Many of us wouldn't admit it, but when younger, our first action on seeing a group of toadstools in the local park or woodland might have been to kick them over. We did it for no obvious reason, nothing we could justify, even then. It was an act of seemingly wanton destructiveness, rural vandalism. Yet I have always believed that it was something borne of an innate and long inherited superstition, a quite erroneous judgement with a lineage back to ancient times. For centuries, these extraordinary objects that appeared, almost literally overnight, were perceived as abnormal growths, productions of the earth itself, as sinister as they were mysterious. And for reasons that no-one has satisfactorily explained, the British Isles have long been at the forefront of these outdated notions, the epicentre of fungiphobia. This is all a strange and sad irony because, scientifically, we have always been in the vanguard of the study of fungi - the science of mycology. Our mycologists have long been amongst the finest and our national body, the British Mycological Society, is the largest in the world. And within Britain, the forests, fields and mountains of Scotland offer some of the richest habitats for fungi that you will find anywhere.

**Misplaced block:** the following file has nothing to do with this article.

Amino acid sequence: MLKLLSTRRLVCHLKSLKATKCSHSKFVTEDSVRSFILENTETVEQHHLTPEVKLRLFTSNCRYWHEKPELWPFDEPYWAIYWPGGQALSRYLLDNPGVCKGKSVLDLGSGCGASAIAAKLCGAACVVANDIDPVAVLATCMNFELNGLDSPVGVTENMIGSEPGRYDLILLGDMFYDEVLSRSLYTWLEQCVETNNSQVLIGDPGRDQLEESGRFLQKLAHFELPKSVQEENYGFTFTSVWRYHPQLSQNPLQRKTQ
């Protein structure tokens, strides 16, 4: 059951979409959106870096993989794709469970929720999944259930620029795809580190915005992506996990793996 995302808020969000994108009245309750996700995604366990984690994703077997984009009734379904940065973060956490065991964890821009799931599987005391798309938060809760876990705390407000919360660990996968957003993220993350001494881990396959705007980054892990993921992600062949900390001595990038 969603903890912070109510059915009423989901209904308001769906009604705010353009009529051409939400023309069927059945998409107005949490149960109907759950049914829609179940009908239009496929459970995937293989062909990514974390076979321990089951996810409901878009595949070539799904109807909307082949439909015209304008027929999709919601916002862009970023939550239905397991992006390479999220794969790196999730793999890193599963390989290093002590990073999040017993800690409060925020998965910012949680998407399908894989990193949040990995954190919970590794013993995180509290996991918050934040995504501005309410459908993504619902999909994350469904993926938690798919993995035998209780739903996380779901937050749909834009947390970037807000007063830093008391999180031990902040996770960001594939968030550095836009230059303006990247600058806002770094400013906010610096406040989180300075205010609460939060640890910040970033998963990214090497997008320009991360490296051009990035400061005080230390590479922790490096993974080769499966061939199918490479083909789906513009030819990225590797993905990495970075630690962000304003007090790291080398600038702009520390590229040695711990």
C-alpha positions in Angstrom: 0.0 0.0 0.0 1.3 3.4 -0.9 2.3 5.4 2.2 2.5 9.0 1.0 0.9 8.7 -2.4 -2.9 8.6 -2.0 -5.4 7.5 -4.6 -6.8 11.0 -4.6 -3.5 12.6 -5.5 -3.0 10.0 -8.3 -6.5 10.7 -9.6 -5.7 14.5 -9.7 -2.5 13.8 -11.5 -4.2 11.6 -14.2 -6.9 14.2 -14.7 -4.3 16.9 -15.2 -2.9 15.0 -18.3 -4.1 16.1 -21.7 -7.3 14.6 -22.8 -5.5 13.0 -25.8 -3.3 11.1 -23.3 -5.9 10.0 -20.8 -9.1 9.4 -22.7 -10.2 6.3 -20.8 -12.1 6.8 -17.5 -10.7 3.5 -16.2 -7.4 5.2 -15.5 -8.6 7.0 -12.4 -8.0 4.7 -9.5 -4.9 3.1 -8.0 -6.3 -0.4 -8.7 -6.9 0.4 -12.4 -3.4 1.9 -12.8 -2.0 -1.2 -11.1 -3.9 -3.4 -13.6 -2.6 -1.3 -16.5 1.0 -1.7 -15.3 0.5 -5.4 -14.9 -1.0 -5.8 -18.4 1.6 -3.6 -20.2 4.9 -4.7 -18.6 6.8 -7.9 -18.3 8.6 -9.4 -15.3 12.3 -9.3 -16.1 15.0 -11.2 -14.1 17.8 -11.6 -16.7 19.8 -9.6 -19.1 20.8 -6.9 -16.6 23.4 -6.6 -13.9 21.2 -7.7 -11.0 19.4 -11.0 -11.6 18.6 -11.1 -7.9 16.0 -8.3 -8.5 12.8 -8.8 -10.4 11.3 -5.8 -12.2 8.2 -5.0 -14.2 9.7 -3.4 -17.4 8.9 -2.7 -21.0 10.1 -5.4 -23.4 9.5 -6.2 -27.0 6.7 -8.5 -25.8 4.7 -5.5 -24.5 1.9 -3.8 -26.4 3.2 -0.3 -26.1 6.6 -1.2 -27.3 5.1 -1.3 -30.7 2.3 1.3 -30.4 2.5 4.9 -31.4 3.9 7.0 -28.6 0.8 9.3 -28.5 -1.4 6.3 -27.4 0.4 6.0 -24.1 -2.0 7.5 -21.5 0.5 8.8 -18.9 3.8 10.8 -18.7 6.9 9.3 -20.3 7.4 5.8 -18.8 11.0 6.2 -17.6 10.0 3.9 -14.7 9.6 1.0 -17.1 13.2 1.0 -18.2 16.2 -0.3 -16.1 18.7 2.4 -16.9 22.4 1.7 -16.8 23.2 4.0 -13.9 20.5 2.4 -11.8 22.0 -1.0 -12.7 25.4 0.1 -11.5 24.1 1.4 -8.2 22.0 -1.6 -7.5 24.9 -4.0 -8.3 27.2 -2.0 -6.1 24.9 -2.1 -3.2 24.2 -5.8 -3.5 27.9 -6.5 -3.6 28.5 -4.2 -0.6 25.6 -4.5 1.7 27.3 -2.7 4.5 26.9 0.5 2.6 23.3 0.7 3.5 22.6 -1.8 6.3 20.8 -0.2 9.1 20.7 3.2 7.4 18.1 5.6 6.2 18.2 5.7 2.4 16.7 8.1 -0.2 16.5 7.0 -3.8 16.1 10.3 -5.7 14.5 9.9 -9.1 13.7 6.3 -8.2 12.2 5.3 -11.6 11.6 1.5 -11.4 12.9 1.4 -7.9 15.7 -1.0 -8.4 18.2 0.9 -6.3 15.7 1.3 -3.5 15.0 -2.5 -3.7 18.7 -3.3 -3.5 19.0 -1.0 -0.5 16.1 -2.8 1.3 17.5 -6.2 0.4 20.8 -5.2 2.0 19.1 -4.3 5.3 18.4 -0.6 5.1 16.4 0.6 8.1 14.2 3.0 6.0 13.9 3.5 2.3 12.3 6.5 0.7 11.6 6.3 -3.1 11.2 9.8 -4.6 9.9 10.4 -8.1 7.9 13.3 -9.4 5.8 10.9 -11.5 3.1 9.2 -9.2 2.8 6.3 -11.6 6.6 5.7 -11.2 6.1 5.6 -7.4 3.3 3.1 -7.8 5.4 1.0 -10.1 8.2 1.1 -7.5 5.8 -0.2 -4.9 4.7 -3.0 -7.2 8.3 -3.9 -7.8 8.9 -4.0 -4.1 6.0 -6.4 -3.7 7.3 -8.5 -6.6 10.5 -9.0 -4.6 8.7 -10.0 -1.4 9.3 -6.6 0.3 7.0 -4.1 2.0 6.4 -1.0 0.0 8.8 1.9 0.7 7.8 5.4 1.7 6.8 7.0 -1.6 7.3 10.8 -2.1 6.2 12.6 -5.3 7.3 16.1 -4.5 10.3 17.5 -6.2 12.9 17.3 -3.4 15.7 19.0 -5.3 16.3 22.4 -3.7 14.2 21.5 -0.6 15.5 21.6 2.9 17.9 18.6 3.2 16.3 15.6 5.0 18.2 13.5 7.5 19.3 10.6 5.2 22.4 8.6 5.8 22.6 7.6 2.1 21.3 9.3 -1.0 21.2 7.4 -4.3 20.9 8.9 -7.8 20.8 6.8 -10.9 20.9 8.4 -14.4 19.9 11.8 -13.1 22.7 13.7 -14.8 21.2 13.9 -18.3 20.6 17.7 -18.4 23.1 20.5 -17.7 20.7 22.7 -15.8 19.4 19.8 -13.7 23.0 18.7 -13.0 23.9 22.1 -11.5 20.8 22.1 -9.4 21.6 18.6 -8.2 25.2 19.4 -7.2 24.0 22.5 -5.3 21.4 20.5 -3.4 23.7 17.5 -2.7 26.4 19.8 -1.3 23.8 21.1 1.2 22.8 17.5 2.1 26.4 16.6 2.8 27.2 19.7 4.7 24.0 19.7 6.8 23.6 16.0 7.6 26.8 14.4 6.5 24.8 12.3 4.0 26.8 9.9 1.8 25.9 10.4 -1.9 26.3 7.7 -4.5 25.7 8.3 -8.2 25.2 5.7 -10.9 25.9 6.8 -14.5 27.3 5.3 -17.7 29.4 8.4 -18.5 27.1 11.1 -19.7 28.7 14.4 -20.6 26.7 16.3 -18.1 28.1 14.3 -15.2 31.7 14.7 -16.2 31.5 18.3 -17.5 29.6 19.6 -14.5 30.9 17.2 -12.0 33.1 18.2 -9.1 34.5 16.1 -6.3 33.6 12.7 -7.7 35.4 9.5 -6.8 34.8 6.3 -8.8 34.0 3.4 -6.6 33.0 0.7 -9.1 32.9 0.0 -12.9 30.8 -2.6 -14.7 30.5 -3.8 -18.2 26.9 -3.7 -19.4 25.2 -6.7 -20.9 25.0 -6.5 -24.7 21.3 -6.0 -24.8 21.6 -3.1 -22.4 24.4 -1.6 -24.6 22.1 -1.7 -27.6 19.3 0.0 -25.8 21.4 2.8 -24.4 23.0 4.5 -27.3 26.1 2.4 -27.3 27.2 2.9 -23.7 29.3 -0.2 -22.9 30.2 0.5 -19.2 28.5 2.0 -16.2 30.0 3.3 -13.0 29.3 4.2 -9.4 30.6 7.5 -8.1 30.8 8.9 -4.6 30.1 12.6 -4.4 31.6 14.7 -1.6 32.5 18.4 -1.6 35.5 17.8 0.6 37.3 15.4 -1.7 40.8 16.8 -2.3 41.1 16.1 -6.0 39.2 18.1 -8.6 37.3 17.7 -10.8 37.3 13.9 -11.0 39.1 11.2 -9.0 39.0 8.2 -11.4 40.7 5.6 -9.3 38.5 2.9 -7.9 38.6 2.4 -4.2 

Only in relatively recent times have those ancient and ill-founded beliefs gradually been replaced by understanding, knowledge and an appreciation of the remarkable organisms that fungi are. But even today, fungi feature inadequately on our school and university syllabuses and are still too often considered to be deviant plants - to which they aren't even remotely related.
So let the wonderful Scottish heritage of wild fungi help put right this wrong. Let your walks and excursions be enlivened by the beauty of form and the colours of the great diversity of the fungi that you will see. Enjoy and admire them, be stimulated to learn a little more about the way they go about their fascinating lives and realise that the mushrooms and toadstools that you see are but the tip of a great biological 'iceberg' below the soil surface, under the bark, on the leaves and everywhere else in the environment. Mushrooms and toadstools are merely the large and obvious reproductive structures of organisms that stretch in almost limitless microscopic growth beyond our sight. Fungi are the great unseen and unappreciated providers of the natural world, assisting the supply of essential nutrients and other chemicals that power life in every environment and every habitat. Be amazed and entranced by some of the greatest marvels that Scottish nature has to offer.
Stefan Buczacki, Author and Broadcaster, Former President of the British Mycological Society.